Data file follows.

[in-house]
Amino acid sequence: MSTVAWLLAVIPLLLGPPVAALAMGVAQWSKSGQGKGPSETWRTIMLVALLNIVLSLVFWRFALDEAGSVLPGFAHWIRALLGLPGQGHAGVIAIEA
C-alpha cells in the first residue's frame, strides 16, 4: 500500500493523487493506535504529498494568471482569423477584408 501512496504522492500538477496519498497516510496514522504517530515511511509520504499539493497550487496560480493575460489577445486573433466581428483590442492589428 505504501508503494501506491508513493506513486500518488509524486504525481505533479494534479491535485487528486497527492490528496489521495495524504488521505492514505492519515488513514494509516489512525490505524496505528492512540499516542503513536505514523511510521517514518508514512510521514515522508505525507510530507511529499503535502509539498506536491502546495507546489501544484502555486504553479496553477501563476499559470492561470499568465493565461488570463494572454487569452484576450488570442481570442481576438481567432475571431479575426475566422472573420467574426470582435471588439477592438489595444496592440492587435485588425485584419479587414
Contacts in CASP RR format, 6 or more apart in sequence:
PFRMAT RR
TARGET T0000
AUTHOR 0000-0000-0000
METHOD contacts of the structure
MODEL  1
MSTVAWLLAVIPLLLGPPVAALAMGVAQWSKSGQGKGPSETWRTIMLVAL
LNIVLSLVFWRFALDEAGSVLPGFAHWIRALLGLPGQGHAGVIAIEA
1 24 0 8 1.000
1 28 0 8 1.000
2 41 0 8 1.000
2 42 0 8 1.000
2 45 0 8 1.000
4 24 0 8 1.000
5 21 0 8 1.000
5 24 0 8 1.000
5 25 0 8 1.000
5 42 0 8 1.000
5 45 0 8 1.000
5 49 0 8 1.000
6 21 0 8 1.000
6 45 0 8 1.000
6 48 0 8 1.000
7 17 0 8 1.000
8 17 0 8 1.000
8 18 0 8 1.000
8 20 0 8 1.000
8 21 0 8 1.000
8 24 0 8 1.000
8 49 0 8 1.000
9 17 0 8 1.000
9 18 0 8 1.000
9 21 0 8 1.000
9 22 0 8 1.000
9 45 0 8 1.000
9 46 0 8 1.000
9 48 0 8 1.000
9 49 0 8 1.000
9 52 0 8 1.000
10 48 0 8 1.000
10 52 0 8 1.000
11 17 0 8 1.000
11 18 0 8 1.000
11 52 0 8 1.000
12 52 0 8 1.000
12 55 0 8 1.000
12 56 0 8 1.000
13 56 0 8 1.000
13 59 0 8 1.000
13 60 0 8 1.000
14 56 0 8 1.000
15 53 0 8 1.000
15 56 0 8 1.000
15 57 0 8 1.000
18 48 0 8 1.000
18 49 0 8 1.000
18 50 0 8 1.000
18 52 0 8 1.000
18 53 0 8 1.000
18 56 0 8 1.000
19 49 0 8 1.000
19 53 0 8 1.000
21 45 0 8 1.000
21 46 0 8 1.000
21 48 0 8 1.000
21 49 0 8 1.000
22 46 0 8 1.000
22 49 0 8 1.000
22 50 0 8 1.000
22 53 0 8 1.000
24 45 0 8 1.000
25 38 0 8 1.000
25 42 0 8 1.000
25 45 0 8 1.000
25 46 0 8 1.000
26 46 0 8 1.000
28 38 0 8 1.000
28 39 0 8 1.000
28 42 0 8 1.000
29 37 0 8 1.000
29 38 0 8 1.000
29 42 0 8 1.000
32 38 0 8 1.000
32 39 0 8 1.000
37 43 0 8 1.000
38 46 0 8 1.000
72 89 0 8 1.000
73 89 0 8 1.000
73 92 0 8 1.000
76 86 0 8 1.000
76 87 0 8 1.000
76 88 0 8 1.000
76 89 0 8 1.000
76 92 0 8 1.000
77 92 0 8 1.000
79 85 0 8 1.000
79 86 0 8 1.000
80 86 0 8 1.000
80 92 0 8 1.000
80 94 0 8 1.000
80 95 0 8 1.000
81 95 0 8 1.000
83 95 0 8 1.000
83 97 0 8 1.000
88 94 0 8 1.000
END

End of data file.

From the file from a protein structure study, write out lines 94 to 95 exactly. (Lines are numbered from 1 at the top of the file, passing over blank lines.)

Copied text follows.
76 87 0 8 1.000
76 88 0 8 1.000